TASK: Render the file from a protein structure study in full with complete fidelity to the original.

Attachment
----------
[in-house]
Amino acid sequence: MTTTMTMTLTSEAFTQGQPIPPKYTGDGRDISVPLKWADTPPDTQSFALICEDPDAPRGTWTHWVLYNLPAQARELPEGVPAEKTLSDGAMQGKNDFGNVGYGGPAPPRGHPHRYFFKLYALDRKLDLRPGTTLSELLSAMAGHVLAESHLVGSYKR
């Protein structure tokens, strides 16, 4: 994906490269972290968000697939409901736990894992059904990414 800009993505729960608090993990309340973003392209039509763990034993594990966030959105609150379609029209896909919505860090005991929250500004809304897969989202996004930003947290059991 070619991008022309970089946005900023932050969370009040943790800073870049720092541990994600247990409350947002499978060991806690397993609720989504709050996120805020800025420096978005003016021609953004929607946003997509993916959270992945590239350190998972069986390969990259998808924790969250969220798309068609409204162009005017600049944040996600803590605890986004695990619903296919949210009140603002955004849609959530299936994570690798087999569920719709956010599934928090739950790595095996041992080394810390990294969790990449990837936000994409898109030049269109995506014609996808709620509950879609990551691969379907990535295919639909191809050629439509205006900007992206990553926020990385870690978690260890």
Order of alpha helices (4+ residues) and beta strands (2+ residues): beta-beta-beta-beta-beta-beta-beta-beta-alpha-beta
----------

[in-house]
Amino acid sequence: MTTTMTMTLTSEAFTQGQPIPPKYTGDGRDISVPLKWADTPPDTQSFALICEDPDAPRGTWTHWVLYNLPAQARELPEGVPAEKTLSDGAMQGKNDFGNVGYGGPAPPRGHPHRYFFKLYALDRKLDLRPGTTLSELLSAMAGHVLAESHLVGSYKR
């Protein structure tokens, strides 16, 4: 994906490269972290968000697939409901736990894992059904990414 800009993505729960608090993990309340973003392209039509763990034993594990966030959105609150379609029209896909919505860090005991929250500004809304897969989202996004930003947290059991 070619991008022309970089946005900023932050969370009040943790800073870049720092541990994600247990409350947002499978060991806690397993609720989504709050996120805020800025420096978005003016021609953004929607946003997509993916959270992945590239350190998972069986390969990259998808924790969250969220798309068609409204162009005017600049944040996600803590605890986004695990619903296919949210009140603002955004849609959530299936994570690798087999569920719709956010599934928090739950790595095996041992080394810390990294969790990449990837936000994409898109030049269109995506014609996808709620509950879609990551691969379907990535295919639909191809050629439509205006900007992206990553926020990385870690978690260890």
Order of alpha helices (4+ residues) and beta strands (2+ residues): beta-beta-beta-beta-beta-beta-beta-beta-alpha-beta